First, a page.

The third, and last for now, is one where I had to put the book down. ‘Cannibal’ is the secret track on an album that just takes over you. I do not like this poem. I do not hate this poem. This poem just is. I do not mean that as an esoteric Oh-look-at-me-being-vague-and-contradictory-to-be-deep. I mean that as a I-don’t-want-to-like-this-poem. It hit home too hard. This is a poem for every person who ever stared out a window wondering how life happened. This is a poem for every person who ever wondered that which one should do next. So, Mr. Mac an Tuairneir, I appreciate this poem, and it is going into a private journal — cited, of course. Oxford Style since it is the only the British style manual I know — to remind me how life can pass by.

Now, for the aspects I did not like: there are few. Diction was amazing, if a little too Latinate for me. The Scottish specific words obviously set the scene, and some of the Latinate words fit for a sense of flair. I just personally am put off by too many Latin sermones. There seemed to be an awful lot of Jehovah in this book: a lot of church. Now, as a person raised Christian — Assembly of God, Pentecostal, father was the preacher, the whole bit — who left as quickly as possible, I have plenty of emotions about the church. My kneejerk reaction is to pull back emotionally, and wait for the mistranslations to fly. Mac an Tuairneir, nonetheless, weaves a complex culture that has been traditionally religious. Understanding that, I could swallow my knee-jerk response, and appreciate the history with which he was connecting. I also believe that he, the poet, may be Christian, and as such may be drawing from his life — I know what a surprise —.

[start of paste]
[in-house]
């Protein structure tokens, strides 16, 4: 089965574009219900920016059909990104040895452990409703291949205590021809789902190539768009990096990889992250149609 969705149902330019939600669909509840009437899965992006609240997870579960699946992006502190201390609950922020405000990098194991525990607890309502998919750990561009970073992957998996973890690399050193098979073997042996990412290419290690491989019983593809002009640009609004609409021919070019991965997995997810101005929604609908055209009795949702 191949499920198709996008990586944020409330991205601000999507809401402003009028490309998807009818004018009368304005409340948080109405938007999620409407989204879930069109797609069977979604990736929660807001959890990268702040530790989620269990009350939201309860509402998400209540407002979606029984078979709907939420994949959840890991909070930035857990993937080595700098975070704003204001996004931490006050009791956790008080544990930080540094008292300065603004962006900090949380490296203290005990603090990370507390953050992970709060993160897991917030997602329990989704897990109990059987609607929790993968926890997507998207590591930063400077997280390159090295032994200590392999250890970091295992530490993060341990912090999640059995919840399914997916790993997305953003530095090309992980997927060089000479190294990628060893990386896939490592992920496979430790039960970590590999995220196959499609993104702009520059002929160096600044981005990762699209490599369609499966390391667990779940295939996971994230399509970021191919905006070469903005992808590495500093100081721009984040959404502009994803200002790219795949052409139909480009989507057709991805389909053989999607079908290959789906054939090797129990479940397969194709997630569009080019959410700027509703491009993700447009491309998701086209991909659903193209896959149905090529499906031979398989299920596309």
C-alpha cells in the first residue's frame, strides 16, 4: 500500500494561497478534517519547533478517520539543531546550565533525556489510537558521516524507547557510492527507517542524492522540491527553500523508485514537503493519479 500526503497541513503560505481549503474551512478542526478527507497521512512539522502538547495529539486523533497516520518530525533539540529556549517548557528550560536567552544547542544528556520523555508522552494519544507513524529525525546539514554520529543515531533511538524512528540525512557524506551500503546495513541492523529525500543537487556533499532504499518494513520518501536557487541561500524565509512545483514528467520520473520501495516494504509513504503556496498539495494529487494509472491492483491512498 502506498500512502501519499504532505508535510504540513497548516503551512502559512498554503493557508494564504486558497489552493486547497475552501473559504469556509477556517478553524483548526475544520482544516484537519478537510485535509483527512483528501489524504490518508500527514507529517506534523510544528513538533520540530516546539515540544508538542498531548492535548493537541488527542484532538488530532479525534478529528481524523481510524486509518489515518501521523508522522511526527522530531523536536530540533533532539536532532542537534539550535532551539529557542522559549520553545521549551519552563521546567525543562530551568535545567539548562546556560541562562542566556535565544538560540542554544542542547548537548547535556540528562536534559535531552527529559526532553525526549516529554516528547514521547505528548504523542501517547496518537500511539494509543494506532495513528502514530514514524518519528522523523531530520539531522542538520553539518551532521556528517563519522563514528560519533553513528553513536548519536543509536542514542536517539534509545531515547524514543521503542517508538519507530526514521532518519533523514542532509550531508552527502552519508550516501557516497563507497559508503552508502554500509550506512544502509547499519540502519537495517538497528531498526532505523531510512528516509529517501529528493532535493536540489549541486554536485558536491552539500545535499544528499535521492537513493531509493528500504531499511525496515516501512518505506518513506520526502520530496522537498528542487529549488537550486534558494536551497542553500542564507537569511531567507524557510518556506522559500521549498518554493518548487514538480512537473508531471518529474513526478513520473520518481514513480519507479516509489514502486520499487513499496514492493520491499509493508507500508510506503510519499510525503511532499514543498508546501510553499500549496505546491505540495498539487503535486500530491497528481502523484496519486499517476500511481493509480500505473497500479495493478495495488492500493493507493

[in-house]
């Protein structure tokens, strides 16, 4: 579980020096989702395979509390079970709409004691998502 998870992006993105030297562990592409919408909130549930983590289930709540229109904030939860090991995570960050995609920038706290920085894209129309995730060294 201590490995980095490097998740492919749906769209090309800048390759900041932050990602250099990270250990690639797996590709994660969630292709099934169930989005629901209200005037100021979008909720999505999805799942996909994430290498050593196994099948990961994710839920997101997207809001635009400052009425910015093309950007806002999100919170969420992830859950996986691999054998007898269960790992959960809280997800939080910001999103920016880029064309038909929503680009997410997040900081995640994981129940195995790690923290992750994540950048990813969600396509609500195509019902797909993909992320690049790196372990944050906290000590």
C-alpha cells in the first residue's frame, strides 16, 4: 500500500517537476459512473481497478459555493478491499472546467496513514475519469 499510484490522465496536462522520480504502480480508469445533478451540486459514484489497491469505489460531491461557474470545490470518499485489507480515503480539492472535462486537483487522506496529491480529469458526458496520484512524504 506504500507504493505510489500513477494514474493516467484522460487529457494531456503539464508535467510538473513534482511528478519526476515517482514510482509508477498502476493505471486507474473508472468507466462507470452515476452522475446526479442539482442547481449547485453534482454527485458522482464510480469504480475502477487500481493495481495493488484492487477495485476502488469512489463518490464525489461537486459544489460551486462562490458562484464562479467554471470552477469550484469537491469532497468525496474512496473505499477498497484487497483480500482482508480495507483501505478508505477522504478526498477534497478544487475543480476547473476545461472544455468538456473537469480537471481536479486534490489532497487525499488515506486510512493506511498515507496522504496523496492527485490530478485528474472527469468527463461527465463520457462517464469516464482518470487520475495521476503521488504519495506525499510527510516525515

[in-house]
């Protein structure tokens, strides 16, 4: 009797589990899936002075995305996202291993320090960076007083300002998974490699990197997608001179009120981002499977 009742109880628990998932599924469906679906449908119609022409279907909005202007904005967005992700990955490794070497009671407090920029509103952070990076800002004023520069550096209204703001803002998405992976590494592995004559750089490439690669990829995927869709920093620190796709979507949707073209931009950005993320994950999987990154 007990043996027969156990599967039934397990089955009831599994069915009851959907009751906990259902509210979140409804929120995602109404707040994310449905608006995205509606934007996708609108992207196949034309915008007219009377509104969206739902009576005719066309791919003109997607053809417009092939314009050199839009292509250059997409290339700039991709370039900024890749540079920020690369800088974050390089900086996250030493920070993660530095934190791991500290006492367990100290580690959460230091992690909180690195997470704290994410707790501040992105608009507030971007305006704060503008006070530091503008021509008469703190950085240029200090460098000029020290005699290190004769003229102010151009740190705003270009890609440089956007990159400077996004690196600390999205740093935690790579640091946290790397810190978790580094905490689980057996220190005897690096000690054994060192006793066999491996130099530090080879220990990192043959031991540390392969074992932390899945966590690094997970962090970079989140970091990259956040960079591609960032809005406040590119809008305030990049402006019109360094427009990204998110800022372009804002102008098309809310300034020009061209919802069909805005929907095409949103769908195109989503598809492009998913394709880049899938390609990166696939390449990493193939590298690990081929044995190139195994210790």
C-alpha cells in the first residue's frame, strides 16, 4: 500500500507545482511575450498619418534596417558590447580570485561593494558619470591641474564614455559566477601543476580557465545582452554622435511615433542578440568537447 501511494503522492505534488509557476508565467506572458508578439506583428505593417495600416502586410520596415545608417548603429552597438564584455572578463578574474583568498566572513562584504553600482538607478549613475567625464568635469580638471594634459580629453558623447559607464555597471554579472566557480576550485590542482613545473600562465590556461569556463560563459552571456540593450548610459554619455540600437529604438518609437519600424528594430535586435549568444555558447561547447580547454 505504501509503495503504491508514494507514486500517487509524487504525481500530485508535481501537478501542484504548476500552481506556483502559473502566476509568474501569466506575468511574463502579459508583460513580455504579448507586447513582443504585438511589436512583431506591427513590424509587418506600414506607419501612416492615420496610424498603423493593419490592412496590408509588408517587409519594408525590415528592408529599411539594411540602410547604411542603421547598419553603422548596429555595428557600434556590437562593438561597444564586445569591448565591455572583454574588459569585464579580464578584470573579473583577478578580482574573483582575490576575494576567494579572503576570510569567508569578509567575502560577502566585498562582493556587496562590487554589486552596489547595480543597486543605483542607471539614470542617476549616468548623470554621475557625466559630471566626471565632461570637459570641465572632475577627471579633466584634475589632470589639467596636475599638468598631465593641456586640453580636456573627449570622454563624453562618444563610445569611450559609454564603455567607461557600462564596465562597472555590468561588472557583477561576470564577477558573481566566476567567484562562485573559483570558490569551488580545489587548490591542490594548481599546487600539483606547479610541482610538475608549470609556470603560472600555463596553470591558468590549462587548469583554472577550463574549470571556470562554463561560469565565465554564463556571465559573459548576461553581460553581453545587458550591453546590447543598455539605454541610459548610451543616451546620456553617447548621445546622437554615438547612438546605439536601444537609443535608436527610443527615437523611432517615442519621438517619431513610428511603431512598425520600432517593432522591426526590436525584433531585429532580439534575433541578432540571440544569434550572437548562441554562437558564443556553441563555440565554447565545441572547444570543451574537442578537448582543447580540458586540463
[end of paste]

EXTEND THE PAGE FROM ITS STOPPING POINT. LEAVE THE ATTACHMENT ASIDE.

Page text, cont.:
I feel this book is that which I needed right now. I live under a Vice-President that thinks I am an abomination, LGBT+ are being imprisoned in Russia, alongside murders in Saudi, and the world over. Mac an Tuairneir connects all of this apprehension I feel to a time of strength, and I come out stronger.

He does this by using a language also under attack: a language that has survived centuries of bullying, and propaganda. I am not a Gael, but I hope that one day I can speak it, so I can have one iota of the strength it takes to stand up for one’s language. That strength is rarely seen, and I think only three or four other languages come to mind. I am therefore officially a Gaelic ally. I am not sure that which a lonely American in East Texas can do, but I want to start buying Gaelic-friendly products, and supporting Gaelic-friendly corporations. More on that later, I think.

Overall, I am not disappointed, nor am I too put off. 10/10 truly. I am actually buying another copy to donate to the local library, no joke.

Follow me on Twitter

Follow Marcas Mac an Tuairneir on Twitter

He also a collection with another poet, Stuart A. Paterson, — I have not read this collection yet — here

Here is the link to Braden Press’ main site. There have some tattoo books that seem intriguing. One…or both…will be a birthday present to me, for sure.

Julie Fowlis on Twitter, and the audio for the song on Youtube

Some more work by Mac an Tuairneir:

Shipwreck: a film poem

Long-briste: film poem

If one has gotten the Gaelic rush, here is a Gaelic choir singing.

Braden Press also has a Twitter: here, to keep up to date on Gaelic publishing.